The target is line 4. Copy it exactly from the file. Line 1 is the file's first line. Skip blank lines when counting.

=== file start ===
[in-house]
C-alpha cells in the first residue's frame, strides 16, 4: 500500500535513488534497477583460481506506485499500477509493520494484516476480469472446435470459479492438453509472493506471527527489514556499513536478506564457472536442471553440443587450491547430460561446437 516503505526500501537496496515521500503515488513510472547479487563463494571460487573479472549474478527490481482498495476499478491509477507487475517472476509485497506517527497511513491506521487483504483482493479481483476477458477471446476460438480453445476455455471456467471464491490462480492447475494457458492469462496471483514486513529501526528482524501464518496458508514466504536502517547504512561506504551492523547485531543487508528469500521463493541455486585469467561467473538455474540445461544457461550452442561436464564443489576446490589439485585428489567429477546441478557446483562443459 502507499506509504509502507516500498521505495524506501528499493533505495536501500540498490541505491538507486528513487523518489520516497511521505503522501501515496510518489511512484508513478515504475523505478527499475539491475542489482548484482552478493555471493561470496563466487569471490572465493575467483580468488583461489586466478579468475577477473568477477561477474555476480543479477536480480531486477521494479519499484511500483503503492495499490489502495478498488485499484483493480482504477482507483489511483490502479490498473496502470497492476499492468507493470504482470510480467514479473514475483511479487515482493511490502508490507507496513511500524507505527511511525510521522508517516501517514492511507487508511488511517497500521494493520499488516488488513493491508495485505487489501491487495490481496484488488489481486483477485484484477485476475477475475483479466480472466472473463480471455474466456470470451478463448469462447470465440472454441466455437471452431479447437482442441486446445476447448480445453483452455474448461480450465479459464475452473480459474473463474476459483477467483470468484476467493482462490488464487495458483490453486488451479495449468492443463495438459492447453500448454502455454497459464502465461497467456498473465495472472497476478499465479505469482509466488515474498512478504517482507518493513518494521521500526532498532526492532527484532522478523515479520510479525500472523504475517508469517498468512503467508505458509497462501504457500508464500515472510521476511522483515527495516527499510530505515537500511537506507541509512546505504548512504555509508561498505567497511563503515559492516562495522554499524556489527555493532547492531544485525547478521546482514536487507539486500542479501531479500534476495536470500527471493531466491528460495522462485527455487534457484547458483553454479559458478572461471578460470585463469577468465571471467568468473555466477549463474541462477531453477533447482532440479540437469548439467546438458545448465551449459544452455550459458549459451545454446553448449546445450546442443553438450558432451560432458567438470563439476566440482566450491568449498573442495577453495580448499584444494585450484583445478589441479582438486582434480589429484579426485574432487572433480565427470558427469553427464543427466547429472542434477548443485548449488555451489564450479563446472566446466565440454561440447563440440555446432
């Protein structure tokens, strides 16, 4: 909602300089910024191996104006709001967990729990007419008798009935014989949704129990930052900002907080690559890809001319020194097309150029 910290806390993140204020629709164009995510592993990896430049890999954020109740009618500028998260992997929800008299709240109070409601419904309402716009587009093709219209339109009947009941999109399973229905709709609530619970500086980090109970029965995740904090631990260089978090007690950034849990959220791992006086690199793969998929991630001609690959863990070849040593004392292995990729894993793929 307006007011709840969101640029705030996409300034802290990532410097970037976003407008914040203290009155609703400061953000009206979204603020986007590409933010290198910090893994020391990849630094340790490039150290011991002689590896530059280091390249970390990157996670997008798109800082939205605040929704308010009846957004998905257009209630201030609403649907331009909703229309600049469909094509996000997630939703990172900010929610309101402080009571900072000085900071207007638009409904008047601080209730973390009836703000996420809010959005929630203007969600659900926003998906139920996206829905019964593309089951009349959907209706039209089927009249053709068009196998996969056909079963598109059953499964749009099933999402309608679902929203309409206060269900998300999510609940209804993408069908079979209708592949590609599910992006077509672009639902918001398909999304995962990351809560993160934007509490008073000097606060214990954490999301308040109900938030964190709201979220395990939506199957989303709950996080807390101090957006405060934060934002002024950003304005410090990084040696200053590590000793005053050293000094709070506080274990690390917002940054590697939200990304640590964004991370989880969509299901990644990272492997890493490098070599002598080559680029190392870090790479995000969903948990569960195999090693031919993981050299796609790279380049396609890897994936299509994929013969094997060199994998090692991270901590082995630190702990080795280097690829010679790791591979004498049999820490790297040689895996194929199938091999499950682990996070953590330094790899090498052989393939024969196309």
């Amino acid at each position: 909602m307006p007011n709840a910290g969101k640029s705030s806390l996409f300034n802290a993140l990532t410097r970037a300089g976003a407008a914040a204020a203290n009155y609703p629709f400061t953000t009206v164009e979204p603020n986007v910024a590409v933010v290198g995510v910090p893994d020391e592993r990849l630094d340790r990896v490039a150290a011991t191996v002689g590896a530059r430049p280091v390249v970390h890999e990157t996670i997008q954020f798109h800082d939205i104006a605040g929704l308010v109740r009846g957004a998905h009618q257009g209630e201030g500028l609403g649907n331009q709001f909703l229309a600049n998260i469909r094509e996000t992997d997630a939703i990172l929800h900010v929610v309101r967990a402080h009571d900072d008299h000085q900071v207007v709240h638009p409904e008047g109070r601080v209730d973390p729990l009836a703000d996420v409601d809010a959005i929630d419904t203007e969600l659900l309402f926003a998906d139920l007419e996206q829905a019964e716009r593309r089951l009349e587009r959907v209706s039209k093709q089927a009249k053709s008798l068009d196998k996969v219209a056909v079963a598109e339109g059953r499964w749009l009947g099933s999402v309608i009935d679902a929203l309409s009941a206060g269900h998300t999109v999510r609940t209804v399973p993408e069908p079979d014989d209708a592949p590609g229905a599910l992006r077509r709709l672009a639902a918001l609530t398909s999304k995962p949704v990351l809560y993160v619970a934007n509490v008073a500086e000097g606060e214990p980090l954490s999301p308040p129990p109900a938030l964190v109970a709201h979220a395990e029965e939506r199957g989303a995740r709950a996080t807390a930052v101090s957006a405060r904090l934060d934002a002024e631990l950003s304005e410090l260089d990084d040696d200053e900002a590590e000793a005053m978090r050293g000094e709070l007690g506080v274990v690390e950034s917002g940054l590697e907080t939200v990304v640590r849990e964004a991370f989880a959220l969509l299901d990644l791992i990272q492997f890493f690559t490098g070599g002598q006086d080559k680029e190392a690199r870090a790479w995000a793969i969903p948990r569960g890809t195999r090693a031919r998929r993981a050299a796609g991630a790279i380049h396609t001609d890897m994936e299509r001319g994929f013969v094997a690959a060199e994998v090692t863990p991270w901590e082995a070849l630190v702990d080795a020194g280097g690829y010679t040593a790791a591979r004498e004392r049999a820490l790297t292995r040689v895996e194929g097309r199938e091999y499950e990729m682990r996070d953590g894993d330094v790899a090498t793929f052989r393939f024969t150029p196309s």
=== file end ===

């Amino acid at each position: 909602m307006p007011n709840a910290g969101k640029s705030s806390l996409f300034n802290a993140l990532t410097r970037a300089g976003a407008a914040a204020a203290n009155y609703p629709f400061t953000t009206v164009e979204p603020n986007v910024a590409v933010v290198g995510v910090p893994d020391e592993r990849l630094d340790r990896v490039a150290a011991t191996v002689g590896a530059r430049p280091v390249v970390h890999e990157t996670i997008q954020f798109h800082d939205i104006a605040g929704l308010v109740r009846g957004a998905h009618q257009g209630e201030g500028l609403g649907n331009q709001f909703l229309a600049n998260i469909r094509e996000t992997d997630a939703i990172l929800h900010v929610v309101r967990a402080h009571d900072d008299h000085q900071v207007v709240h638009p409904e008047g109070r601080v209730d973390p729990l009836a703000d996420v409601d809010a959005i929630d419904t203007e969600l659900l309402f926003a998906d139920l007419e996206q829905a019964e716009r593309r089951l009349e587009r959907v209706s039209k093709q089927a009249k053709s008798l068009d196998k996969v219209a056909v079963a598109e339109g059953r499964w749009l009947g099933s999402v309608i009935d679902a929203l309409s009941a206060g269900h998300t999109v999510r609940t209804v399973p993408e069908p079979d014989d209708a592949p590609g229905a599910l992006r077509r709709l672009a639902a918001l609530t398909s999304k995962p949704v990351l809560y993160v619970a934007n509490v008073a500086e000097g606060e214990p980090l954490s999301p308040p129990p109900a938030l964190v109970a709201h979220a395990e029965e939506r199957g989303a995740r709950a996080t807390a930052v101090s957006a405060r904090l934060d934002a002024e631990l950003s304005e410090l260089d990084d040696d200053e900002a590590e000793a005053m978090r050293g000094e709070l007690g506080v274990v690390e950034s917002g940054l590697e907080t939200v990304v640590r849990e964004a991370f989880a959220l969509l299901d990644l791992i990272q492997f890493f690559t490098g070599g002598q006086d080559k680029e190392a690199r870090a790479w995000a793969i969903p948990r569960g890809t195999r090693a031919r998929r993981a050299a796609g991630a790279i380049h396609t001609d890897m994936e299509r001319g994929f013969v094997a690959a060199e994998v090692t863990p991270w901590e082995a070849l630190v702990d080795a020194g280097g690829y010679t040593a790791a591979r004498e004392r049999a820490l790297t292995r040689v895996e194929g097309r199938e091999y499950e990729m682990r996070d953590g894993d330094v790899a090498t793929f052989r393939f024969t150029p196309s």